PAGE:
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Can Plants Taste?
Can Plants Taste?

Professor Jack C Schultz of the Division of Plant Sciences at the University of Missouri in Columbia describe plants as slow animals. Humans have an intertwined sense of smell and taste. It is similar to plants too.   

He says that plants, like animals, fight for their space, look for food, set up traps for prey, and evade predators. Unlike human beings who have five senses to accompany them, plants use sensory organs to understand their surroundings.

They can sense sunlight, with many of them opening their pores during the day to absorb maximum sunlight. They can also use it to communicate with their surroundings, with around 90 percent of plants being mutually beneficial with a fungus. These allow them access to nutrients essential to their growth.

Also, they can taste the ground below them. Plants secrete substances allowing them to imbibe the necessary elements and providing others some vital nutrients too. Some of them also do it to understand their proximity to other plants and their strength.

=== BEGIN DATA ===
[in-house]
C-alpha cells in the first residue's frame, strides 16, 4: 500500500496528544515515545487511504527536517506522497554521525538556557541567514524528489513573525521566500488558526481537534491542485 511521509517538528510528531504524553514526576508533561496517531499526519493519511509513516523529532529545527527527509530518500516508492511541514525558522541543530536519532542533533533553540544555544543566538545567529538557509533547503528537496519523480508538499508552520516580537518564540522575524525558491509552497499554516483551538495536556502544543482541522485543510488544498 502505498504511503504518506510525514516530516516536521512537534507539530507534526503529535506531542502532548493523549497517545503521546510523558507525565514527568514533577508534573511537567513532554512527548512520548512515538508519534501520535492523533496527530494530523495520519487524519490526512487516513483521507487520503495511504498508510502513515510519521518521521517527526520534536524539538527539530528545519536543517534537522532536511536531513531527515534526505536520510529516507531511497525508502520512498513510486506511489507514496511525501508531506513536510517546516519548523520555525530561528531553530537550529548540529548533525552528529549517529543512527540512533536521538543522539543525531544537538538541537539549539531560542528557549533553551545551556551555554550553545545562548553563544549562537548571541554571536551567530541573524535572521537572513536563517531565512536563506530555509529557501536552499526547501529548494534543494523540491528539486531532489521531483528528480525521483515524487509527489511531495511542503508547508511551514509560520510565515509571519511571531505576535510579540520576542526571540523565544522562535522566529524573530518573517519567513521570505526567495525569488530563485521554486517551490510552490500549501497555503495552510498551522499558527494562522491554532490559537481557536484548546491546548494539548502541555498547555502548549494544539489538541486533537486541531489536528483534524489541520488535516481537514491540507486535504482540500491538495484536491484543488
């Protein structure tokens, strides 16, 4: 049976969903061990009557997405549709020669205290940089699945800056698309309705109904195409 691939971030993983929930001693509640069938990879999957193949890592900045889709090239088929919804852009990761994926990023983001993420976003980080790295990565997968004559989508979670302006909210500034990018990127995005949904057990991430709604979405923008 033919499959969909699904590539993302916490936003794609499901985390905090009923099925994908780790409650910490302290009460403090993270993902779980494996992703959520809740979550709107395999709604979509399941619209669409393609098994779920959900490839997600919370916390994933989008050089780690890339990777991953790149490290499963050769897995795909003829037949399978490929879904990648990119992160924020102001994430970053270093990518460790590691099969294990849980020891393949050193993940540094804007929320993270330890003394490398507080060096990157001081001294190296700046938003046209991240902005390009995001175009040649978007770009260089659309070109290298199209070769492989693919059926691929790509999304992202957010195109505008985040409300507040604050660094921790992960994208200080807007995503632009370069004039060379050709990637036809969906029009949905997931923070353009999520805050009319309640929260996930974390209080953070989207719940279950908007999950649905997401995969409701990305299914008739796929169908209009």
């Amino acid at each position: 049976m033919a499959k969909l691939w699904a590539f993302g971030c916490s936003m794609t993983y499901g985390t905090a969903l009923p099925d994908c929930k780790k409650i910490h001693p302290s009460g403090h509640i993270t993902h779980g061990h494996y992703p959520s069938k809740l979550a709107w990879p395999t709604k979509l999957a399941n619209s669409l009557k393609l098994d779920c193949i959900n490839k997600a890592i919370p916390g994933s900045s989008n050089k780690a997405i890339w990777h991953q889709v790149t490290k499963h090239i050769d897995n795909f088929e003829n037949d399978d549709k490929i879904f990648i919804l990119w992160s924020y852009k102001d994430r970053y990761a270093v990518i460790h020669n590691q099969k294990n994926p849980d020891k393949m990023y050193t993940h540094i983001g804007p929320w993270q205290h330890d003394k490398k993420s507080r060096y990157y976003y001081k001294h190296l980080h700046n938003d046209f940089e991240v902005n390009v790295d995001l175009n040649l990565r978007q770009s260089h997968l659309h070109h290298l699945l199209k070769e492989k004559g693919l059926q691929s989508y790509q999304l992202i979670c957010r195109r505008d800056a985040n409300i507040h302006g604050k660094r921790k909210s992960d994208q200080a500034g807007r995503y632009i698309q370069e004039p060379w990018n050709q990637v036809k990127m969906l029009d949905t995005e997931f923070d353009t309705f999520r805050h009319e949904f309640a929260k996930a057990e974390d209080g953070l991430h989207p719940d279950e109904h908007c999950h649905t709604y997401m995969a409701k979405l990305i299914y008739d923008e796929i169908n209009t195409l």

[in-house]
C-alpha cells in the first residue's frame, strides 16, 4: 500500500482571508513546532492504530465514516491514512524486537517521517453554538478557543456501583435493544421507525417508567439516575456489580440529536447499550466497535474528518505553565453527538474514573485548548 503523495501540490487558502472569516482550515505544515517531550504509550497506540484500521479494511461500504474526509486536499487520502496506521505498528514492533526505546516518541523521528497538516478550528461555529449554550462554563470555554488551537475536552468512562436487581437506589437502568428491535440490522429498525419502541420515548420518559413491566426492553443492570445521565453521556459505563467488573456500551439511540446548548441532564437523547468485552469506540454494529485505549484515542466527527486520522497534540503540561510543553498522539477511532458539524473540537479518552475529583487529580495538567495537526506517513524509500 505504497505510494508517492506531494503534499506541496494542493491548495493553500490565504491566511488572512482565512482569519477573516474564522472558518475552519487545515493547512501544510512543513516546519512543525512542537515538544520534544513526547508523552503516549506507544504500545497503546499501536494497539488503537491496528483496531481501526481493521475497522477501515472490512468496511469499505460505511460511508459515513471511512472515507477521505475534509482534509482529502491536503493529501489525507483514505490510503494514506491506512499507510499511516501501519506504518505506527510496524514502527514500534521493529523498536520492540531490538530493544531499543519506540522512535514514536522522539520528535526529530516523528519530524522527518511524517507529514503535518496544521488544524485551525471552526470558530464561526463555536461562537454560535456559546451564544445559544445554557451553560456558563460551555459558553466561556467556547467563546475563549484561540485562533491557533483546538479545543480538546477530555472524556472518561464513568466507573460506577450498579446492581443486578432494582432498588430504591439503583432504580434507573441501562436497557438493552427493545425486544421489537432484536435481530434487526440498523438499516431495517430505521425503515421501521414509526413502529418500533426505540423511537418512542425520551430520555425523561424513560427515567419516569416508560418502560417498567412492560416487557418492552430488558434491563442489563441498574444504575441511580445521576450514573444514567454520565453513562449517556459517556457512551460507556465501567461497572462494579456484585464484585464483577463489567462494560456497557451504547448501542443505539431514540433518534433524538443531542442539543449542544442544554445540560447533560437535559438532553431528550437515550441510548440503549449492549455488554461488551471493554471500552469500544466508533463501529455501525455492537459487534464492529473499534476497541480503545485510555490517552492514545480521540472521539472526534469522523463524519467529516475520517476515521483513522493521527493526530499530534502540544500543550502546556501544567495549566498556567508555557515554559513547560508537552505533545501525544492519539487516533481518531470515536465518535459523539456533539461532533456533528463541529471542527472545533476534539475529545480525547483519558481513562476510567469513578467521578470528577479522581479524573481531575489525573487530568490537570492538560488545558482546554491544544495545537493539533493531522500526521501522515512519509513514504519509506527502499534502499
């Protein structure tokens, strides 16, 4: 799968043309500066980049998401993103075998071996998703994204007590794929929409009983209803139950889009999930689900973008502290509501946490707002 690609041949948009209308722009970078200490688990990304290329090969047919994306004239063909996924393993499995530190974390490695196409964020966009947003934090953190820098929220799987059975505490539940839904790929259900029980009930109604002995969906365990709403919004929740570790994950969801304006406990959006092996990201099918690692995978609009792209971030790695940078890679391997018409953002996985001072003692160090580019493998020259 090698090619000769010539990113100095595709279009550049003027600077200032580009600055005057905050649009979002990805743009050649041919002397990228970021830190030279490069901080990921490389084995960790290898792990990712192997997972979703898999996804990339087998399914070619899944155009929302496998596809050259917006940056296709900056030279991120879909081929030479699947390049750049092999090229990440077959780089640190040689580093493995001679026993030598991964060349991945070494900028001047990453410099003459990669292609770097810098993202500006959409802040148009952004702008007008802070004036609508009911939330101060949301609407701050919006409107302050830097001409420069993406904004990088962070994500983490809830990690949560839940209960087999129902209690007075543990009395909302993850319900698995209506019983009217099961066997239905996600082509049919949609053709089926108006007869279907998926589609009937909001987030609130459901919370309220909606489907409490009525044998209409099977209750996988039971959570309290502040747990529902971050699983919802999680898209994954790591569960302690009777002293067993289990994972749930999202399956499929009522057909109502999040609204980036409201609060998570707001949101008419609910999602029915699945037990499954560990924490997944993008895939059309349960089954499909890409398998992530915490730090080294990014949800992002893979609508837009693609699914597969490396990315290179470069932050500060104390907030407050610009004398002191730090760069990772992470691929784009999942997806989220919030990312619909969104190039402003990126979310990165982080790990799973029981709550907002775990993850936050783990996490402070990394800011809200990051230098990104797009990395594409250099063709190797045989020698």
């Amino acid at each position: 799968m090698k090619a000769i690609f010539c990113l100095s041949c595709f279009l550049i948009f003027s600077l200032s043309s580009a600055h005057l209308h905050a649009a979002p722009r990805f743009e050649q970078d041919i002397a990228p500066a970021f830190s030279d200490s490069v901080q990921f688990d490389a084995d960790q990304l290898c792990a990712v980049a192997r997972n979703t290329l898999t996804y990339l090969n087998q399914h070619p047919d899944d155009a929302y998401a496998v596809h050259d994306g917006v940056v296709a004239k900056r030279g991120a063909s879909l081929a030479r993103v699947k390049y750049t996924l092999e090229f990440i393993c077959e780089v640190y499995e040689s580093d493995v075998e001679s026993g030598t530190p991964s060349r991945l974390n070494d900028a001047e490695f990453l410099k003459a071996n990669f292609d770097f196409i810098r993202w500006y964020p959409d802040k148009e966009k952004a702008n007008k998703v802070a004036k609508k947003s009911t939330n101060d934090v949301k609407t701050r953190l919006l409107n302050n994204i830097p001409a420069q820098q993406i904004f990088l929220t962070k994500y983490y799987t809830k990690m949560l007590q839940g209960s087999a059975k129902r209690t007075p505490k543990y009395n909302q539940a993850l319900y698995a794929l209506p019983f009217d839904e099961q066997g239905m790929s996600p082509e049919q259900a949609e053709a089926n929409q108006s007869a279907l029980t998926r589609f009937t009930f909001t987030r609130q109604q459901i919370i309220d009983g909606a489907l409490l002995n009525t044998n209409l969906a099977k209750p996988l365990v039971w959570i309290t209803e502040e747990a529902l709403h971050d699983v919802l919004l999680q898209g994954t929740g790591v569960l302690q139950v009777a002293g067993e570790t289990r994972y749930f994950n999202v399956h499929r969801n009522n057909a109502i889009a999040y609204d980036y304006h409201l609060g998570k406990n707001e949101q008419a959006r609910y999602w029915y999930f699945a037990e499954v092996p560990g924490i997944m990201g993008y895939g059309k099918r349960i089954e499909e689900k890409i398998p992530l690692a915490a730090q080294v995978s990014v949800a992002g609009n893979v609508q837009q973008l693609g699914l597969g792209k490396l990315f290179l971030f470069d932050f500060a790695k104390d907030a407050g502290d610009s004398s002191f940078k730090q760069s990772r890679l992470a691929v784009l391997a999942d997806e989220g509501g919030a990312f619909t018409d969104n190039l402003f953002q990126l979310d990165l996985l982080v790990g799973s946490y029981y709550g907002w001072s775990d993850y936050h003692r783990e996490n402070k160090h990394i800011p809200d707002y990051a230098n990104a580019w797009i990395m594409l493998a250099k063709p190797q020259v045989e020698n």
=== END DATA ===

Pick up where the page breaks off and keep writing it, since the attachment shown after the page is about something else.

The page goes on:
They use all of it to decide whether it is essential to contest for its share of food and water. Additionally, they can also sense the elements above the ground parts and determine if those can be of any help.

There is a thin line between animal and plant behavior even though they seem entirely different. Take a look at Venus flytraps. These plants have clamps that behave similarly to a human mouth. It lures its prey by emitting a sweet-smelling substance, and when they are in range, they close their “mouth” slowly, not to deter it away.

Plants are similar to human beings, and they have senses. They don’t behave in the same manner visibly, but the underlying tactics are identical.

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